If you had never considered Peruvian food two years ago, if you live in Dubai, chances are you have tried it at least once by now. There have been no less than nine Peruvian restaurants open in the emirate recently, and the trend is now also spreading to Abu Dhabi.
The freshest Peruvian restaurant in Dubai is Lima. Ironically, it has taken this long for the name of the capital to feature.
Peruvian food is already a mix of cuisines: it heralds from the country’s multiculturalism, with strong Japanese, Chinese and European influences.
Created by Peruvian chef Virgilio Martinez, whose first restaurant in London has been awarded a prestigious Michelin Star, Lima’s menu takes Peruvian cuisine to another level but - unlike some contemporary chefs attempting to put their own spin on traditional dishes - in keeping with tradition.
We arrive at Lima on a Tuesday evening and are immediately impressed by the location and setting. Nestled in CityWalk, Lima is one of four two-storey restaurants linked by a bridge on their upper levels.
The lower level entry to Lima is through a courtyard surrounded by trees, creating a relaxed outdoor setting. Inside, the restaurant feels more formal, while upstairs the bar and live DJ induce a low-key but sophisticated vibe. Two hanging seats are a fun addition, while the outdoor terrace will undoubtedly attract groups of friends on weekend evenings.
The menu is divided into varieties of Peruvian favourites including: bocados (bites), ceviche, starters dressed with the Peruvian staple of tiger’s milk, barbeque, salads such as quinoa and mains.
The squid bocado (bite) is an absolute must. The bite-sized starter sets an extremely high standard and the chef should be praised for such a stunning start to a menu.
Similar to tapas, Peruvian food is ideally shared. We share a catch of the day (seabream) ceviche soaked in traditional tiger’s milk – which is actually the milky liquid left over after marinating raw fish in a blend of ingredients such as citrus, chilli and onions - and braised octopus, a delicate seafood to cook and one that Peruvians tend to do superbly.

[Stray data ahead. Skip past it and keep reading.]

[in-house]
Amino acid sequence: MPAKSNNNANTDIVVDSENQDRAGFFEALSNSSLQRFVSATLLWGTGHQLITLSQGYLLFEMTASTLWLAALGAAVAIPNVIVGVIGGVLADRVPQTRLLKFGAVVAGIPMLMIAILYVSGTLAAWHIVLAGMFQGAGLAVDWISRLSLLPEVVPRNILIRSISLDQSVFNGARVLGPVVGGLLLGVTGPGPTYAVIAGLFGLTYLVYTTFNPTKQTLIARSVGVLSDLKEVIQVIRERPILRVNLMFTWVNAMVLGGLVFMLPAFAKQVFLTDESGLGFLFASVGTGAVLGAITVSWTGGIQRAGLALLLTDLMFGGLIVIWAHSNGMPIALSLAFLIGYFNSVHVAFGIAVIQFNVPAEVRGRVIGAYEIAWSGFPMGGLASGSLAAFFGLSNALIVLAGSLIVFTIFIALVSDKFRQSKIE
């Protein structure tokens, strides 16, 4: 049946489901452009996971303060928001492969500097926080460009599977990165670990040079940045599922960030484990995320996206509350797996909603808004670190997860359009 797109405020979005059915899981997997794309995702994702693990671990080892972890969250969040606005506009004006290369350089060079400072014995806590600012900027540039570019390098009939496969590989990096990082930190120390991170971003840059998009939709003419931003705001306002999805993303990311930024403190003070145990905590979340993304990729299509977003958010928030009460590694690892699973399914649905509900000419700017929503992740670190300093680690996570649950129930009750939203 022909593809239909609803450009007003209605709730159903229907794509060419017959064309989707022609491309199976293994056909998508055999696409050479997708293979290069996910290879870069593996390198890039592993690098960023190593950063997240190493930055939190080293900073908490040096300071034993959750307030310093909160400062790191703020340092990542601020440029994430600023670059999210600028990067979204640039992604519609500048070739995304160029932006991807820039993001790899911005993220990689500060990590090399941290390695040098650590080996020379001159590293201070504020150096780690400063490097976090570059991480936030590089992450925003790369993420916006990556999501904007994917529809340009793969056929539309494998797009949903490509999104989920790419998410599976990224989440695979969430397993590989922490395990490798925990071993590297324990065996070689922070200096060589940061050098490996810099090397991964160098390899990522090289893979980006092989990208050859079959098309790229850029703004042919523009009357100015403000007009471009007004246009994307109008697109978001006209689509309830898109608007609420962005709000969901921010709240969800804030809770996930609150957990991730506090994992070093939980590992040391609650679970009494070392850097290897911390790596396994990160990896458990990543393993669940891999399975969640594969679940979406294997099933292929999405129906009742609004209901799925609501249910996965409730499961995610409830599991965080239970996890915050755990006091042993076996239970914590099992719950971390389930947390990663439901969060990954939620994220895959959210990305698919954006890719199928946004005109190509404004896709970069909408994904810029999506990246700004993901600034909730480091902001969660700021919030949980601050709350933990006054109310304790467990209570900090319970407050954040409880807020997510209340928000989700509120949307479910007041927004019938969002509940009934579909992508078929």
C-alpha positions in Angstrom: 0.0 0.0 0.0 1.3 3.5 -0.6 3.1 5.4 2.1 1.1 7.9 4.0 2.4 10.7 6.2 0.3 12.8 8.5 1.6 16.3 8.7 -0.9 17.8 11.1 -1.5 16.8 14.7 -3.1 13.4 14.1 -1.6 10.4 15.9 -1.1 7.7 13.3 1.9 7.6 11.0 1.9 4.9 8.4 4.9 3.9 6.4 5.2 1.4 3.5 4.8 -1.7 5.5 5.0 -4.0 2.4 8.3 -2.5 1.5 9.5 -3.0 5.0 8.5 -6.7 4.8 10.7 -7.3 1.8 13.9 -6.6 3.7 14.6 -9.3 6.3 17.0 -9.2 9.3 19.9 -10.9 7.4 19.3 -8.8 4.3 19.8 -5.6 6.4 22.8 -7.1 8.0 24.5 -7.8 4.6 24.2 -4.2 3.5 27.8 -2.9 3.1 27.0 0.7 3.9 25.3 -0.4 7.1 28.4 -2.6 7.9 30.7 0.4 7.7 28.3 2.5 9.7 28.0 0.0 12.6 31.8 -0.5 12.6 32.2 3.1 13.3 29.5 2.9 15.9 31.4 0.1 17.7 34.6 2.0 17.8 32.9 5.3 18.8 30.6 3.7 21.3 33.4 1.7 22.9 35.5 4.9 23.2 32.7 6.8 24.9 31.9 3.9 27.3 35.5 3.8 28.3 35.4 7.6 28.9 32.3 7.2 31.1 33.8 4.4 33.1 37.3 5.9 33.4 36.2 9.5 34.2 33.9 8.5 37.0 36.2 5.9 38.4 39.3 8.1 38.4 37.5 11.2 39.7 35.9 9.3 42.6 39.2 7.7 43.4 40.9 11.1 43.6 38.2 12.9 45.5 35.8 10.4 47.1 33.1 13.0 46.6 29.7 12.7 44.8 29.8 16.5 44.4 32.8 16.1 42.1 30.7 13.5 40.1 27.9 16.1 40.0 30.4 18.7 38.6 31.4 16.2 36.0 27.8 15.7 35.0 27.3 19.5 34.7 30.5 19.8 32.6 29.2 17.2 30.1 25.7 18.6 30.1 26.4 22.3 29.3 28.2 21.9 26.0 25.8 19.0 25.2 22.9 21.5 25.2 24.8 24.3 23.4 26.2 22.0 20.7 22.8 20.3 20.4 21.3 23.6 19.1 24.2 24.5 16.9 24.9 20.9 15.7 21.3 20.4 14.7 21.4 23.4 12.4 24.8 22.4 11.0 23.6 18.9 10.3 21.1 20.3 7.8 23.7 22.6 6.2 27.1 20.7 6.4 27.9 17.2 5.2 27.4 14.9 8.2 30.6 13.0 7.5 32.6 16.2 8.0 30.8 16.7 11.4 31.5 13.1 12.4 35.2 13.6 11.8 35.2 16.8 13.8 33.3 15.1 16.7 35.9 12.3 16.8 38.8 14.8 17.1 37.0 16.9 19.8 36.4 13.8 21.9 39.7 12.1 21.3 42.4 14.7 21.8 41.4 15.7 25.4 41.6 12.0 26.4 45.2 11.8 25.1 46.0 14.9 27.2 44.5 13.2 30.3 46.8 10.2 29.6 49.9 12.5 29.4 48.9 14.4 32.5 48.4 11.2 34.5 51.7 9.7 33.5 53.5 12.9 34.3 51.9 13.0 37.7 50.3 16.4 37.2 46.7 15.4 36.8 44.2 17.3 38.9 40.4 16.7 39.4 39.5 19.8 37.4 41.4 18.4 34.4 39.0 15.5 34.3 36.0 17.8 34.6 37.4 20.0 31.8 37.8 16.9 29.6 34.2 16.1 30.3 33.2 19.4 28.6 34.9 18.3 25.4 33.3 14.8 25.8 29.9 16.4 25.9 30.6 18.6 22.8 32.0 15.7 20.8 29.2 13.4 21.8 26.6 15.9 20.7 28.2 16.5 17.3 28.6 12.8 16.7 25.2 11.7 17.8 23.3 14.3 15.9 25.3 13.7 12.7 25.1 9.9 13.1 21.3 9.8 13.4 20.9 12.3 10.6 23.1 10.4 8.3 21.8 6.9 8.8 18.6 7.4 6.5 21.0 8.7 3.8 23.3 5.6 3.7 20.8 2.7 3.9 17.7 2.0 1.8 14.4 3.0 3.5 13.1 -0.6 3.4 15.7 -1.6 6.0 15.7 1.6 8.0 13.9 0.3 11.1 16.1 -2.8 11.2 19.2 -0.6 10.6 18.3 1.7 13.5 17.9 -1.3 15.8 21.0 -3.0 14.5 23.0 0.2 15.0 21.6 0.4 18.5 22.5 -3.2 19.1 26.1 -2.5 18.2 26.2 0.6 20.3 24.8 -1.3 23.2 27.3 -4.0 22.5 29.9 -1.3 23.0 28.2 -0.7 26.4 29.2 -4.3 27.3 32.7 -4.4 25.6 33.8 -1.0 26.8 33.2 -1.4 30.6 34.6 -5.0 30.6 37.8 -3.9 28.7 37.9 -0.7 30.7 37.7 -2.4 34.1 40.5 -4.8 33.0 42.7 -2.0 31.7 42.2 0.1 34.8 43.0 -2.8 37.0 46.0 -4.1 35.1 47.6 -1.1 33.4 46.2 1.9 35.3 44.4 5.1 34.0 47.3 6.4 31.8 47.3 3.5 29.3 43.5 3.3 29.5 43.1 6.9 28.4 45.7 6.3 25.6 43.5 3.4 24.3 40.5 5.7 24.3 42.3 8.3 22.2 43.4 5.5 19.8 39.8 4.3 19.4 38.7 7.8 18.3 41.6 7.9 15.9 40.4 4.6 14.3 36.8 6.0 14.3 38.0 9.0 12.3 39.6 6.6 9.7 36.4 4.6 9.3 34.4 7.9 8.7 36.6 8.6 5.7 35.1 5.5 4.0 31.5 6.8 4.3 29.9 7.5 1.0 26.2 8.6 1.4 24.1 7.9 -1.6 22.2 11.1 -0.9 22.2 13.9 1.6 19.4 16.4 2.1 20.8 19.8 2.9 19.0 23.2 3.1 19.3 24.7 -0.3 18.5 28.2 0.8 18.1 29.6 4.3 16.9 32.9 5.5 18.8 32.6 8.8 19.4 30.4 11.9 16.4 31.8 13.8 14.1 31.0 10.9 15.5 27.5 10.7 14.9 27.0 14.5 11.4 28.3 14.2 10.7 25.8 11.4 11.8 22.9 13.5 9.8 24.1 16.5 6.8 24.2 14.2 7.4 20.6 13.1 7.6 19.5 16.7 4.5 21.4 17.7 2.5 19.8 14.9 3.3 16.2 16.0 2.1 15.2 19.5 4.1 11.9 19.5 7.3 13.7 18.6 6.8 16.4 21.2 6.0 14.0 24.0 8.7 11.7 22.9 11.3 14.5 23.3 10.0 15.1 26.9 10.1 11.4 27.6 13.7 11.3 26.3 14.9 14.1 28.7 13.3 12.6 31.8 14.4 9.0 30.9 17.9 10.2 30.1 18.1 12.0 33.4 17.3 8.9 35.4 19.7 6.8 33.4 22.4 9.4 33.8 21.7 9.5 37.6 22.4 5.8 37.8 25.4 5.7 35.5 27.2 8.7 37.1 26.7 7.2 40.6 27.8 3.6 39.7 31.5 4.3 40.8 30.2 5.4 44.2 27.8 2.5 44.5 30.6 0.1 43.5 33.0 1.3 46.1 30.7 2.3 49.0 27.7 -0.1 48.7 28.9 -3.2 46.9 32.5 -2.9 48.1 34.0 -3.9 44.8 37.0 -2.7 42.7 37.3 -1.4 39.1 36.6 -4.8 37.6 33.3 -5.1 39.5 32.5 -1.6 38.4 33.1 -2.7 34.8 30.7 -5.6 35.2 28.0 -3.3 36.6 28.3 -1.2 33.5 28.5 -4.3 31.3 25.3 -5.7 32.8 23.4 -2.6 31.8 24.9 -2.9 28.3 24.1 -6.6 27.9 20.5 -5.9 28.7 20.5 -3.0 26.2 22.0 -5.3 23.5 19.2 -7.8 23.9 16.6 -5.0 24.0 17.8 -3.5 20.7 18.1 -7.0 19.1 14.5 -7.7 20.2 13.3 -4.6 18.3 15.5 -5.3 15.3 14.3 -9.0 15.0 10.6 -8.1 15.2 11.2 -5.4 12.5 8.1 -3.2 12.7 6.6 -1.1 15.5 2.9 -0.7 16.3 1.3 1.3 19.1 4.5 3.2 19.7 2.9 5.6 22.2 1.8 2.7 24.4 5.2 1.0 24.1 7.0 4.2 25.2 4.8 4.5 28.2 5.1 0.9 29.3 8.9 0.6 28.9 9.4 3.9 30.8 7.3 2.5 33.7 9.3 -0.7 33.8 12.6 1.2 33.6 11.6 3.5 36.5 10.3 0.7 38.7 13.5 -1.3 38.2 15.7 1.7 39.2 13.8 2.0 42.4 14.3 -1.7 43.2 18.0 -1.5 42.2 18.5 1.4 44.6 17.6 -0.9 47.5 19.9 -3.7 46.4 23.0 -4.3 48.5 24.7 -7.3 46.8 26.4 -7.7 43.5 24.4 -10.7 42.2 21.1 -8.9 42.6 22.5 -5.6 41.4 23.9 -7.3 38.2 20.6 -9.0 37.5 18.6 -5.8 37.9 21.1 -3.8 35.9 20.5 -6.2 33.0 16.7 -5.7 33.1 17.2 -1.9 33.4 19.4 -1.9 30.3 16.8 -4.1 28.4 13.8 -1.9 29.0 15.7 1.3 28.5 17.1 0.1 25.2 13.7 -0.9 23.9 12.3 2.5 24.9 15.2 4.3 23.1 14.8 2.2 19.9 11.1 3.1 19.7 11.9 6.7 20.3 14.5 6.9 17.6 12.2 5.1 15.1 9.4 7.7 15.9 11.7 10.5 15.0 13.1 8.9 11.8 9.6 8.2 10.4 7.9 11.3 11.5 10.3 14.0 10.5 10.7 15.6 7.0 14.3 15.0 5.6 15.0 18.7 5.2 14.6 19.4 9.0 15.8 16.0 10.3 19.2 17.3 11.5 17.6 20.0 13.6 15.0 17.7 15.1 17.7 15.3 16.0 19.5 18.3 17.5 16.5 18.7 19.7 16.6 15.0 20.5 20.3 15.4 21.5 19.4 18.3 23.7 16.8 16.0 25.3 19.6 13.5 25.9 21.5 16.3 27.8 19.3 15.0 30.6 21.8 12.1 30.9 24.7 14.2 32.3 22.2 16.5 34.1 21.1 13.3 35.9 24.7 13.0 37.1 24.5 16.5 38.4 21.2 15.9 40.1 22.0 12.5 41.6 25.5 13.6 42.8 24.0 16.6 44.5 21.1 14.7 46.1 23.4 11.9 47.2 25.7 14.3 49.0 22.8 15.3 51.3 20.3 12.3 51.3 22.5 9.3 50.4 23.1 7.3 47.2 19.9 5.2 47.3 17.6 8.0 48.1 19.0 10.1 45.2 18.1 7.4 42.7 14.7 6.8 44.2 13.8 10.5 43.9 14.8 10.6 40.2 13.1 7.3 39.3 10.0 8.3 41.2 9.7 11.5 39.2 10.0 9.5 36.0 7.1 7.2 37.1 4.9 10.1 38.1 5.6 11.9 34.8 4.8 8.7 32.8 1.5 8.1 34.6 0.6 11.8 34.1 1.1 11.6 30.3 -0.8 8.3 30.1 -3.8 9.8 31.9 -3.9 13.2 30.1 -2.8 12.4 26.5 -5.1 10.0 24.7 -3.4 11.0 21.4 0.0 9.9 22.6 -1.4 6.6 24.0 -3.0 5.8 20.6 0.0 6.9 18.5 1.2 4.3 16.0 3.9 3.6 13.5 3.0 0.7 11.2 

We also order mains of red mullet served with coconut lobster bisque and tenderloin with canary bean ají amarillo purée.
After the squid bocado it was difficult to be as excited about the other dishes - the first bite of the meal was just so, perhaps too, good.
There has already been one victim of the influx of Peruvian restaurants in Dubai; Totora Cebicheria in DIFC closed its doors in March. Having eaten there several times, we doubt the food was to blame, rather it is evidence that if restaurants of the same cuisine intend to survive in such a saturated market they will need to do something dramatically different.
What could be Lima’s saviour is not only its inviting and casual-yet-cool atmosphere but its desert menu. I thought I made a good avocado mousse at home but boy was I out done at Lima. The whipped avocado is served in a thick chocolate shell reminiscent of avocado skin and topped with chocolate ganache and rocoto pepper and edible flowers. The presentation as well as the taste make this one of those dishes that leave you mesmerised for some time.
Non-chocolate lovers must choose the Peruvian suspiro, a delicately presented combination of cherimoya (an ancient Incan fruit) ice cream and mini meringues.
Whether Dubai has Peru fatigue or not, Lima’s menu is sufficiently familiar while still having unique surprises that will draw back both discerning foodies and guests seeking a lighthearted evening with a serious menu. Its atmosphere will be just as key to its continued success as its chef.
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